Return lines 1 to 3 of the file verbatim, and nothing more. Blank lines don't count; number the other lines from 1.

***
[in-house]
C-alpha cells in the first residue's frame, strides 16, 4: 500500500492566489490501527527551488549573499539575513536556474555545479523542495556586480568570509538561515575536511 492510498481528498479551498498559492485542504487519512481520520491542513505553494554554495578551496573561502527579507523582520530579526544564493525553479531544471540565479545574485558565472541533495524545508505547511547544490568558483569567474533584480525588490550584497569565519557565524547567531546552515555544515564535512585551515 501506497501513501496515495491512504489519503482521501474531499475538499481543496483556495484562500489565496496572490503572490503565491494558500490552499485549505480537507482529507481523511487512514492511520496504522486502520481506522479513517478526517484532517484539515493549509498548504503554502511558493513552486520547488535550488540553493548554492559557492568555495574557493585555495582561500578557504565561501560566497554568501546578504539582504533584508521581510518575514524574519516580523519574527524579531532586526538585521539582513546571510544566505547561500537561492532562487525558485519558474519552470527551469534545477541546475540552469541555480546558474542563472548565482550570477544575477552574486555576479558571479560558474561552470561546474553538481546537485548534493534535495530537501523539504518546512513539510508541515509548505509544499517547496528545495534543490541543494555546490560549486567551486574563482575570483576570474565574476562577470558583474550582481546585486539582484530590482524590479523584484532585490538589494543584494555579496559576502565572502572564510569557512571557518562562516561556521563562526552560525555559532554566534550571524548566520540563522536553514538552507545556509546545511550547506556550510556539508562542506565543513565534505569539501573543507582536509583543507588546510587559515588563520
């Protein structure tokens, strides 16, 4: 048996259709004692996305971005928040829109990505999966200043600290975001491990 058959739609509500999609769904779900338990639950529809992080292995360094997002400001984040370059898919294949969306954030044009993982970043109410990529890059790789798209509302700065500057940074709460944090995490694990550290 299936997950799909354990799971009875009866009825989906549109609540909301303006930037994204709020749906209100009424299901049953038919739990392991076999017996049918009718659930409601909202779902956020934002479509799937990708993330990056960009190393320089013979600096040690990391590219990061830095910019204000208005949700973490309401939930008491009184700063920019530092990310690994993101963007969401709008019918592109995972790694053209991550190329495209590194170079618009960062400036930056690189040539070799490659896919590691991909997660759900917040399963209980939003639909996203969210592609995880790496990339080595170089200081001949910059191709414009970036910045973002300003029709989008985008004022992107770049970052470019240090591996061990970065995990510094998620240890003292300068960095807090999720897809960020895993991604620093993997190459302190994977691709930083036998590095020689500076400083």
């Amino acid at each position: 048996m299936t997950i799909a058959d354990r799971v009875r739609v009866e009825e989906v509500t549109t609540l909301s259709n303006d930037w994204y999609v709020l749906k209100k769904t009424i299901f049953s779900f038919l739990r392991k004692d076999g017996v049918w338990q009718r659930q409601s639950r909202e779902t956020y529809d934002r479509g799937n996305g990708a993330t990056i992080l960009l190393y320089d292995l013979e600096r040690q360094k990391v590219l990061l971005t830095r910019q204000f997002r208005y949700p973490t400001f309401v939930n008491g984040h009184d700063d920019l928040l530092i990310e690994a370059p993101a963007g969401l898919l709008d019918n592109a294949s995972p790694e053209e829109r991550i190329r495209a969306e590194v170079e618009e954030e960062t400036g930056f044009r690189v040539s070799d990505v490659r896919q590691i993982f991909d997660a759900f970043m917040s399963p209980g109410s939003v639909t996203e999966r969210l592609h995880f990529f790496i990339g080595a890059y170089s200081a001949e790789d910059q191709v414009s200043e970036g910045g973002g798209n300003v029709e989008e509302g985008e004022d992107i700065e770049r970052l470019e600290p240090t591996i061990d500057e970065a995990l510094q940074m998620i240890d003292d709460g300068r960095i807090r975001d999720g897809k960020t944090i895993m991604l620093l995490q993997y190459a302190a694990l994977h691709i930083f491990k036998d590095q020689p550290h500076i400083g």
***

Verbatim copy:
[in-house]
C-alpha cells in the first residue's frame, strides 16, 4: 500500500492566489490501527527551488549573499539575513536556474555545479523542495556586480568570509538561515575536511 492510498481528498479551498498559492485542504487519512481520520491542513505553494554554495578551496573561502527579507523582520530579526544564493525553479531544471540565479545574485558565472541533495524545508505547511547544490568558483569567474533584480525588490550584497569565519557565524547567531546552515555544515564535512585551515 501506497501513501496515495491512504489519503482521501474531499475538499481543496483556495484562500489565496496572490503572490503565491494558500490552499485549505480537507482529507481523511487512514492511520496504522486502520481506522479513517478526517484532517484539515493549509498548504503554502511558493513552486520547488535550488540553493548554492559557492568555495574557493585555495582561500578557504565561501560566497554568501546578504539582504533584508521581510518575514524574519516580523519574527524579531532586526538585521539582513546571510544566505547561500537561492532562487525558485519558474519552470527551469534545477541546475540552469541555480546558474542563472548565482550570477544575477552574486555576479558571479560558474561552470561546474553538481546537485548534493534535495530537501523539504518546512513539510508541515509548505509544499517547496528545495534543490541543494555546490560549486567551486574563482575570483576570474565574476562577470558583474550582481546585486539582484530590482524590479523584484532585490538589494543584494555579496559576502565572502572564510569557512571557518562562516561556521563562526552560525555559532554566534550571524548566520540563522536553514538552507545556509546545511550547506556550510556539508562542506565543513565534505569539501573543507582536509583543507588546510587559515588563520
């Protein structure tokens, strides 16, 4: 048996259709004692996305971005928040829109990505999966200043600290975001491990 058959739609509500999609769904779900338990639950529809992080292995360094997002400001984040370059898919294949969306954030044009993982970043109410990529890059790789798209509302700065500057940074709460944090995490694990550290 299936997950799909354990799971009875009866009825989906549109609540909301303006930037994204709020749906209100009424299901049953038919739990392991076999017996049918009718659930409601909202779902956020934002479509799937990708993330990056960009190393320089013979600096040690990391590219990061830095910019204000208005949700973490309401939930008491009184700063920019530092990310690994993101963007969401709008019918592109995972790694053209991550190329495209590194170079618009960062400036930056690189040539070799490659896919590691991909997660759900917040399963209980939003639909996203969210592609995880790496990339080595170089200081001949910059191709414009970036910045973002300003029709989008985008004022992107770049970052470019240090591996061990970065995990510094998620240890003292300068960095807090999720897809960020895993991604620093993997190459302190994977691709930083036998590095020689500076400083």